Trash, treasure, or economic windfall?

Germany is very strict with its garbage.

Most of us receive a small bin, about one foot by one foot, in which to dispose of garbage every two weeks. Everything else gets recycled, unless you’re willing to pay big time $$$. Or rather, €€€.

While it sounds utopian, it’s not without problems. To discourage people from disposing of trash with the recyclables, the bags are transparent and are inspected before pickup. If you accidentally place something in the wrong bag, expect to see it waiting there on the street when you come home.

Not to mention that it has been known to get hot here in the summer … well, ok, not every summer, but definitely some summers. If your trash is waiting outside for two weeks in the heat, it makes for an unhappy community. Many people resort to burning their trash to avoid the smell and/or extra expense. And we all know that’s not pleasing to the environment.

But I digress.

The subject of this post is a very special trash day, one that happens just twice a year, for sperrmüll, the big items that won’t fit in your standard foot-by-foot bin. Think old furniture, electronics, rugs … it’s pretty much fair game.

But what really makes it an event are the hoards of  people that hover around the sperrmüll like moths to a flame. Some even get a regional schedule and then hit a different town each day.

In my little corner of Germany, it just happens to be one of those days. And ever since early this morning, they’ve been circling.

They come in vans…
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They come in trucks…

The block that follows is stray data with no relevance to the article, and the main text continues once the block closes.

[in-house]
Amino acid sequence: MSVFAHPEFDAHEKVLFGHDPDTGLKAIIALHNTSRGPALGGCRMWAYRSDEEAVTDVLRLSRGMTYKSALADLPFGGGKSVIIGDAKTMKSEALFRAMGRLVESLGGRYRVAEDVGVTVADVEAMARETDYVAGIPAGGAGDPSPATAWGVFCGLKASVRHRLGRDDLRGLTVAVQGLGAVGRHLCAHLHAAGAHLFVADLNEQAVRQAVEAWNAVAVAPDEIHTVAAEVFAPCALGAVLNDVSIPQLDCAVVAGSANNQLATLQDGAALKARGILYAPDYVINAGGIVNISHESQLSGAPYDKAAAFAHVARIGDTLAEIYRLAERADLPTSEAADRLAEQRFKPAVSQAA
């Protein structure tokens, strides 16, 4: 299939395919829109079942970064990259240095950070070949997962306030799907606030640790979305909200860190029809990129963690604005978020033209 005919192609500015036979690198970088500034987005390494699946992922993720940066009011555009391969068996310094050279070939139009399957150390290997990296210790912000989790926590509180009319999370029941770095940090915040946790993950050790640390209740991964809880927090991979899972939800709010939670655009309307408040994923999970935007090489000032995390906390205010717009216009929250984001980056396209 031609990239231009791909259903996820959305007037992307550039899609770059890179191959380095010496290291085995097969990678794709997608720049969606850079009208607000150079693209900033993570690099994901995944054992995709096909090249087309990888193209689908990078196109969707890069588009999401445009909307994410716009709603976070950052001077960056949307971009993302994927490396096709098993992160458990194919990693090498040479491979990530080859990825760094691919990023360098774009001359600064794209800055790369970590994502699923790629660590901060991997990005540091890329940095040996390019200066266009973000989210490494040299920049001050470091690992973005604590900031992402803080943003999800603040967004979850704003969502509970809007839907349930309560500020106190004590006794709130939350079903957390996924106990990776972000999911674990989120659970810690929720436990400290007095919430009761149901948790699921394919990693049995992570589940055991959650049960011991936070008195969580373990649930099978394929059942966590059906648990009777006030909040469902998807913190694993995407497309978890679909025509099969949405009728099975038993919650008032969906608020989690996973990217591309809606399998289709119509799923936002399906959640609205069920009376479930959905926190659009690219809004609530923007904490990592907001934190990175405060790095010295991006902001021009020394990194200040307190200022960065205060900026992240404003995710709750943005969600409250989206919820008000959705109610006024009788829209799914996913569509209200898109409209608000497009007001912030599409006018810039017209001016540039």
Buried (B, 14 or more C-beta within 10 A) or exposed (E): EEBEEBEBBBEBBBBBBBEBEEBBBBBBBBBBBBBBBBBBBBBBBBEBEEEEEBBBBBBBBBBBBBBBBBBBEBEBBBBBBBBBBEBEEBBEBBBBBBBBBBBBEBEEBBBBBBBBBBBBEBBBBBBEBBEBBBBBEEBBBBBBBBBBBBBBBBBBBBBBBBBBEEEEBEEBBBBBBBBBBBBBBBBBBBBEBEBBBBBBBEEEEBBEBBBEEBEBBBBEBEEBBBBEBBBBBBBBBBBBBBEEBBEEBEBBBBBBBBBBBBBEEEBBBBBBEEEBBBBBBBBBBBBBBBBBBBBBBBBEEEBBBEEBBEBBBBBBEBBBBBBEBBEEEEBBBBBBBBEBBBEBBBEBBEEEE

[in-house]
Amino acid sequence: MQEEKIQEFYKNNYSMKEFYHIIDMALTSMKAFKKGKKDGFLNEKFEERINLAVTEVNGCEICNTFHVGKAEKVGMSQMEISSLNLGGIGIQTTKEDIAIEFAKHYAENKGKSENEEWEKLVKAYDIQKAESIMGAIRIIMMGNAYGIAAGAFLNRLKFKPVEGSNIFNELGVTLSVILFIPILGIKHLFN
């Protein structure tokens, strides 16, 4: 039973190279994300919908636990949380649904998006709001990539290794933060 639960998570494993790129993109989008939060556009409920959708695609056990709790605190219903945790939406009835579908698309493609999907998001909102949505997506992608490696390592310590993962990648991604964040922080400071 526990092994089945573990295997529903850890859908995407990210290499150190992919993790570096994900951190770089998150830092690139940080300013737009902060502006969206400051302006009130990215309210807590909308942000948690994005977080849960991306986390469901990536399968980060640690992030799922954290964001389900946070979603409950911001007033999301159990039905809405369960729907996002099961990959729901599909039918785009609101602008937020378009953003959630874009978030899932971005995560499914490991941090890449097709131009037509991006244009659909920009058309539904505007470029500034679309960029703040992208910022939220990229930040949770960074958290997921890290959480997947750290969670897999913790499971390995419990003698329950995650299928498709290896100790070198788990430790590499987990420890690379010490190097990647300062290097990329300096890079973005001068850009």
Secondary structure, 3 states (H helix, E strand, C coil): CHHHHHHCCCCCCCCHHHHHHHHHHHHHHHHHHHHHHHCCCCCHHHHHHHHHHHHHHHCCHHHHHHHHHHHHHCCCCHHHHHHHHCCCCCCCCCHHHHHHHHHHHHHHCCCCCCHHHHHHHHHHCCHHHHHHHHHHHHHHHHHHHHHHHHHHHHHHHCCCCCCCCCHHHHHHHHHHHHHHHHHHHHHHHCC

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They even come in Smart cars…

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Who are they? Well, it depends.

There are certainly some gypsies hailing from Eastern European countries, as well as non-gypsies from Eastern European countries. Many of them seem to have a preference for metal objects, which can be sold as scrap.

Plenty of people are looking for furniture, which they can re-sell at vintage stores or flea markets. Or re-sell to those who own stores or have rented spots at flea markets.

Unfortunately, sometimes you’ll see great, vintage furniture that has been broken apart. Some people have an aversion to anyone else owning their prior possessions, or perhaps they just hope to avoid attracting the interest of the travelling furniture-scavengers.

And then there are the simply curious.

What they all have in common is their unabashed nature. They don’t sneak. They don’t come around at night. They’ll walk right up to your house in broad daylight and rummage through your things, unconcerned by the crashing and banging that alerts the inhabitants to their presence. Last year, as my husband and I carried out our items, people came straight up to us to inspect what we were holding in our hands.

And then, quite disdainfully, wrinkled their nose, shrugged their shoulders, and left.

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Comments

  1. A great way to recycle, but your observations are hilarious! xoxo

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